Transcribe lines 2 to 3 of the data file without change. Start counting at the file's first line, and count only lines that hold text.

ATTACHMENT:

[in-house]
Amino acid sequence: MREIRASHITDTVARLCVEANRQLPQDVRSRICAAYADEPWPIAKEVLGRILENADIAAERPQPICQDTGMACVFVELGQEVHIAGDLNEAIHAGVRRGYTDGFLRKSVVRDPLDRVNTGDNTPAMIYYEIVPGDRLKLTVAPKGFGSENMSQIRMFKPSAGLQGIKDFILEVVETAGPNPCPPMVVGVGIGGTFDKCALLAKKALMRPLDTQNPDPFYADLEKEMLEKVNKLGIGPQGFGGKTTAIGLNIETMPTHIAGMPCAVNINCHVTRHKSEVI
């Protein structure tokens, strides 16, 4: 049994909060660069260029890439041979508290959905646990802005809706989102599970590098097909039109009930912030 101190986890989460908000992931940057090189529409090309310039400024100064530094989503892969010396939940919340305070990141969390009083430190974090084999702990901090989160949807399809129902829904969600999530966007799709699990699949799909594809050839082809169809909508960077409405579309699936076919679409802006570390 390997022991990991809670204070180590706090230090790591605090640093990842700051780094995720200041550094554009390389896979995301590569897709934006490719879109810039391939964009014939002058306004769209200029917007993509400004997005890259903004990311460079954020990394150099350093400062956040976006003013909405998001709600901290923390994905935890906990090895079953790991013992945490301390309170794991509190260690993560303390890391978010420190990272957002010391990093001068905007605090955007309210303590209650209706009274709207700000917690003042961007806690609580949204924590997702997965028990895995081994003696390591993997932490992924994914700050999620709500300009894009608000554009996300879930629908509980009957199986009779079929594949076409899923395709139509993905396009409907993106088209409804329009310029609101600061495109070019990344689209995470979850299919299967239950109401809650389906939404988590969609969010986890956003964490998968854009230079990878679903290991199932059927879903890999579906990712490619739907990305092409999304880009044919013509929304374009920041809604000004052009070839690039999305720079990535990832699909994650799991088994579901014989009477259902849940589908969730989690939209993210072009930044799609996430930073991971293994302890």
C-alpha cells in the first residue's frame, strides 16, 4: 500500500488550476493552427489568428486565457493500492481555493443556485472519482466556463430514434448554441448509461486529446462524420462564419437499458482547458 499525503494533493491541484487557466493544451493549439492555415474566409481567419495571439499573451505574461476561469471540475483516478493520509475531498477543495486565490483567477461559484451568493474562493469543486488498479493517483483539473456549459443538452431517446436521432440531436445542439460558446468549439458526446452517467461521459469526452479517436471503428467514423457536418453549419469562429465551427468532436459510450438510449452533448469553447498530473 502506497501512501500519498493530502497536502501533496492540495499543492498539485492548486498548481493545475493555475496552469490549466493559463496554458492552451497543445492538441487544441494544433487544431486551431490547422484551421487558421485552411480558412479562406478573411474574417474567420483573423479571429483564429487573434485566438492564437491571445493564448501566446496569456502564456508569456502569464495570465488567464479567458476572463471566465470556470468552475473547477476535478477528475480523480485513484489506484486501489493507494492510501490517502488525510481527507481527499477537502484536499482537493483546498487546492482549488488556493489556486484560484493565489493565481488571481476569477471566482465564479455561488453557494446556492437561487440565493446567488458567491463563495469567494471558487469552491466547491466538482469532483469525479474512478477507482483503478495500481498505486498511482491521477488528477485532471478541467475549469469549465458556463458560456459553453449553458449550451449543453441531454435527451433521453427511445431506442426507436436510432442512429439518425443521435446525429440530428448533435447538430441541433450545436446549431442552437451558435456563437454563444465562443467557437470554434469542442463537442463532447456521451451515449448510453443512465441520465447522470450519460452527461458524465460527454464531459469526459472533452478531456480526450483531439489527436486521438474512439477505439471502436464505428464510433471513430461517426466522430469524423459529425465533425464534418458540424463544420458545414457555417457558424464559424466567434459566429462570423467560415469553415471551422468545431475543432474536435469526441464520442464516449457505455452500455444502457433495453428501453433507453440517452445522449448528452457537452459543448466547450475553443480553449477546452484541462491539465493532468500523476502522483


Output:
Amino acid sequence: MREIRASHITDTVARLCVEANRQLPQDVRSRICAAYADEPWPIAKEVLGRILENADIAAERPQPICQDTGMACVFVELGQEVHIAGDLNEAIHAGVRRGYTDGFLRKSVVRDPLDRVNTGDNTPAMIYYEIVPGDRLKLTVAPKGFGSENMSQIRMFKPSAGLQGIKDFILEVVETAGPNPCPPMVVGVGIGGTFDKCALLAKKALMRPLDTQNPDPFYADLEKEMLEKVNKLGIGPQGFGGKTTAIGLNIETMPTHIAGMPCAVNINCHVTRHKSEVI
């Protein structure tokens, strides 16, 4: 049994909060660069260029890439041979508290959905646990802005809706989102599970590098097909039109009930912030 101190986890989460908000992931940057090189529409090309310039400024100064530094989503892969010396939940919340305070990141969390009083430190974090084999702990901090989160949807399809129902829904969600999530966007799709699990699949799909594809050839082809169809909508960077409405579309699936076919679409802006570390 390997022991990991809670204070180590706090230090790591605090640093990842700051780094995720200041550094554009390389896979995301590569897709934006490719879109810039391939964009014939002058306004769209200029917007993509400004997005890259903004990311460079954020990394150099350093400062956040976006003013909405998001709600901290923390994905935890906990090895079953790991013992945490301390309170794991509190260690993560303390890391978010420190990272957002010391990093001068905007605090955007309210303590209650209706009274709207700000917690003042961007806690609580949204924590997702997965028990895995081994003696390591993997932490992924994914700050999620709500300009894009608000554009996300879930629908509980009957199986009779079929594949076409899923395709139509993905396009409907993106088209409804329009310029609101600061495109070019990344689209995470979850299919299967239950109401809650389906939404988590969609969010986890956003964490998968854009230079990878679903290991199932059927879903890999579906990712490619739907990305092409999304880009044919013509929304374009920041809604000004052009070839690039999305720079990535990832699909994650799991088994579901014989009477259902849940589908969730989690939209993210072009930044799609996430930073991971293994302890």